Veterans Day at Bastion holds a special place in our community, a community of veterans and families who have experienced firsthand the sacrifices required to protect our nation’s freedom. As we honor those sacrifices, it’s important to recognize that every veteran’s experience is entirely unique, despite common threads that may bond them.
Here at Bastion, we serve a diverse range of veterans across all military branches. Whether our veterans served at home or abroad, whether their injuries are physical or mental, whether they obtained those injuries in battle or off-duty: they are veterans who deserve our respect and a safe place to call home. For the many veterans and families who call Bastion their home, our goal is to build a supportive environment where they can heal, grow, and thrive.
“It means so much to me to live alongside other veterans because we all have that commonality with being a part of a very important part of our lives,” Army and Air Force veteran Glenda Diagne said. “We learn from each other, bond with each other, and this is why I have been here since 2018.”
This Veterans Day, civilians can honor the sacrifices of our nation’s veteran population by educating themselves about the incredibly diverse range of veteran experiences, and work to challenge assumptions about the veteran community. Not all veterans come home with life-altering injuries, and many are entrepreneurs, business owners, and leaders in their fields thanks to the unique skill sets they obtained during their service. Their passions and strengths, however, may not align with the work they did as a service member.
“I wish that non-veterans understood that just because you served in the military and had to do different things and shoot weapons, being timely, being super organized and neat, that isn't always something that you will do or are good at even though you had to do it in the military,” Diagne said.
For those who do live with various disabilities or medical conditions upon returning home, it’s important to understand that no two conditions look exactly alike: PTSD, for example, presents itself in many ways and its symptoms can be completely different from one veteran to another.
Veteran Susan Lutz wishes civilians would understand that military service truly impacts all areas of a service member’s life, both during and after service. While enlisted, service members gain a sense of belonging from being around others with similar assignments who are utilizing the same chow hall, living at the same bases, and going through many of the same trainings.
“When you leave the military, all of that changes,” Lutz said. “Suddenly you have to rely on yourself to juggle a job while navigating food, health insurance, and housing. It becomes more difficult to form social ties.”
Lutz said she believes Bastion has saved her life thanks to the strides she has made in her mental and overall health since joining the community.
“With Bastion, I have developed friendships and plans for the future,” Lutz said. “I am grateful every day that I wake up at Bastion.”
Our person-centered approach at Bastion connects each veteran with the resources and programming that are most relevant to their specific challenges and lived experiences. Through programs like our Bastion Ambassadors vocational training, we also work to connect our veterans with the learning opportunities that best fit their interests and skill sets.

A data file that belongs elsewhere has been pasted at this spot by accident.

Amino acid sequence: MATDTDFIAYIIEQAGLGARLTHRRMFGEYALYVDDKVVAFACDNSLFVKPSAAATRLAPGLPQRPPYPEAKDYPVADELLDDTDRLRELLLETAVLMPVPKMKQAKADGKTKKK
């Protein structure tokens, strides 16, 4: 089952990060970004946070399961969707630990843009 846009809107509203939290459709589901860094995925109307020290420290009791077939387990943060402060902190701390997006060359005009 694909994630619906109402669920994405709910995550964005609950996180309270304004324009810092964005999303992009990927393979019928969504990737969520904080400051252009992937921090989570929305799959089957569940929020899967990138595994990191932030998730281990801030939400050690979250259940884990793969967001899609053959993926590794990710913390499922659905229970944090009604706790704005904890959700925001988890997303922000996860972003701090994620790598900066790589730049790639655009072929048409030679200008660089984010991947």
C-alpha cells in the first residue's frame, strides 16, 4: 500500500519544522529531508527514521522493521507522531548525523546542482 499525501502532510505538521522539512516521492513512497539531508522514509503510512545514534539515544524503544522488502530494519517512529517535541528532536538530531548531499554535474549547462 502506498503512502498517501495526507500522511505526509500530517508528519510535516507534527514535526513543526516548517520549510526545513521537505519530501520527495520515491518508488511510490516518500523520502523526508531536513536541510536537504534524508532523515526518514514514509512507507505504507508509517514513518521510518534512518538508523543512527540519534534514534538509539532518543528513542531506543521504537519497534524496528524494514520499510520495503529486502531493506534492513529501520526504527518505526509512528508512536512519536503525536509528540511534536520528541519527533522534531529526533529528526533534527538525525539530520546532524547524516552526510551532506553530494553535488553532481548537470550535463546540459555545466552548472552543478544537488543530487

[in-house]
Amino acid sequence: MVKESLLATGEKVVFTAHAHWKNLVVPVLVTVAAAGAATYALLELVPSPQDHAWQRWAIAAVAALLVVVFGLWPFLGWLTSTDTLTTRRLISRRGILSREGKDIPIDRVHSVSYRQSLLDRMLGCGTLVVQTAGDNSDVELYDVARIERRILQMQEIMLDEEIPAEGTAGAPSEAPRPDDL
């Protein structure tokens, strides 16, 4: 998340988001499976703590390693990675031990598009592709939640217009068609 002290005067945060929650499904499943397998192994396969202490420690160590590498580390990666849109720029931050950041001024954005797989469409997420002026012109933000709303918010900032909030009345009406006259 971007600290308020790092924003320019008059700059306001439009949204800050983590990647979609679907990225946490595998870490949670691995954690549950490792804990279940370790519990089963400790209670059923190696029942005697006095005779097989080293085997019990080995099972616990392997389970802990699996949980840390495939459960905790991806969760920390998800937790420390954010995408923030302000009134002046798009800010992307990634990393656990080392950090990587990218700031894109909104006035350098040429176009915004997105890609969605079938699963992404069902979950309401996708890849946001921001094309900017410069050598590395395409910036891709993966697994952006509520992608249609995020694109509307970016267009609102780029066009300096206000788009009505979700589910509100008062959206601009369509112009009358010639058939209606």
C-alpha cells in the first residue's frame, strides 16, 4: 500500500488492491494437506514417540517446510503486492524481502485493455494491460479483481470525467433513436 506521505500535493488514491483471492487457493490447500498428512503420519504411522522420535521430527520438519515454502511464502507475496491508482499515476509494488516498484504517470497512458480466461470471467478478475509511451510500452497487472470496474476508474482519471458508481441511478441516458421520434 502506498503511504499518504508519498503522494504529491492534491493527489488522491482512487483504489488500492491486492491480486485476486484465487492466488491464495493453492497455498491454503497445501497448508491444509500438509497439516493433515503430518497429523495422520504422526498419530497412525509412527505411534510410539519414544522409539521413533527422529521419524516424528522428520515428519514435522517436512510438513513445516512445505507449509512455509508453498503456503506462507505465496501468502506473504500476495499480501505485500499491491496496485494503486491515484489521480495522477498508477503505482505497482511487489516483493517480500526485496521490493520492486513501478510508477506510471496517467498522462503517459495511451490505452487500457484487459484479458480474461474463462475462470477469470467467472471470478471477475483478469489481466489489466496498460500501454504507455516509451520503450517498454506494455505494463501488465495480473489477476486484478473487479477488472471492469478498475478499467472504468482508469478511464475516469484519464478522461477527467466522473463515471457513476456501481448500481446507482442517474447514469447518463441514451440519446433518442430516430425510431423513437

“Living at Bastion has been both a staple and hallmark of my life. Second only to when I joined the United States Marine Corps,” veteran resident Anthony Mitchell said. Mitchell is a Bastion Ambassador himself, working as a Residential Assistant serving his fellow neighbors in the community.
Mitchell asks that civilians educate themselves on what it means to be a veteran, and how it can impact mental health. Even for those who have veteran family members, Mitchell believes you must walk a mile in a veteran’s shoes to really understand that particular veteran’s experience. Being a Bastion veteran, Mitchell is surrounded by veterans who have walked their own path of service.
“Bastion is everything to me and the people that live here are not only friends, but family and I love each and every one of them,” Mitchell said. “Always."
At Bastion, we know there are many paths to wellness. That’s why this summer, we hosted our first ever Wellness Day here on Mirabeau Avenue. Countless Bastion residents, Gentilly neighbors, and other local veterans gathered on a beautiful July day to enjoy free activities including yoga, tai chi, and meditation. Many tried a new wellness practice for the first time, like acupuncture or reiki.
“In order to raise awareness and foster community engagement, Bastion has teamed up with wellness providers and practitioners to bring support to our community,” said Community Support Manager Reion Janeau. “With mental health being equally as important as physical health, we're hoping everyone takes advantage of this wellness focused day.”
The Bastion community is supported year-round by many local practitioners that bring their services to our veterans. From art and music therapists who work with our Headway participants, to community acupuncturists that donate their time and skills to our residents each month, we are so grateful for these amazing wellness providers and their commitment to the holistic health and wellbeing of our veterans.
Our Wellness Day was made possible thanks to our sponsors, Humana Healthy Horizons Louisiana and the Almar Foundation. Their support of our mission and the veterans we serve allowed us to expand our reach and connect more veterans and New Orleanians with wellness resources.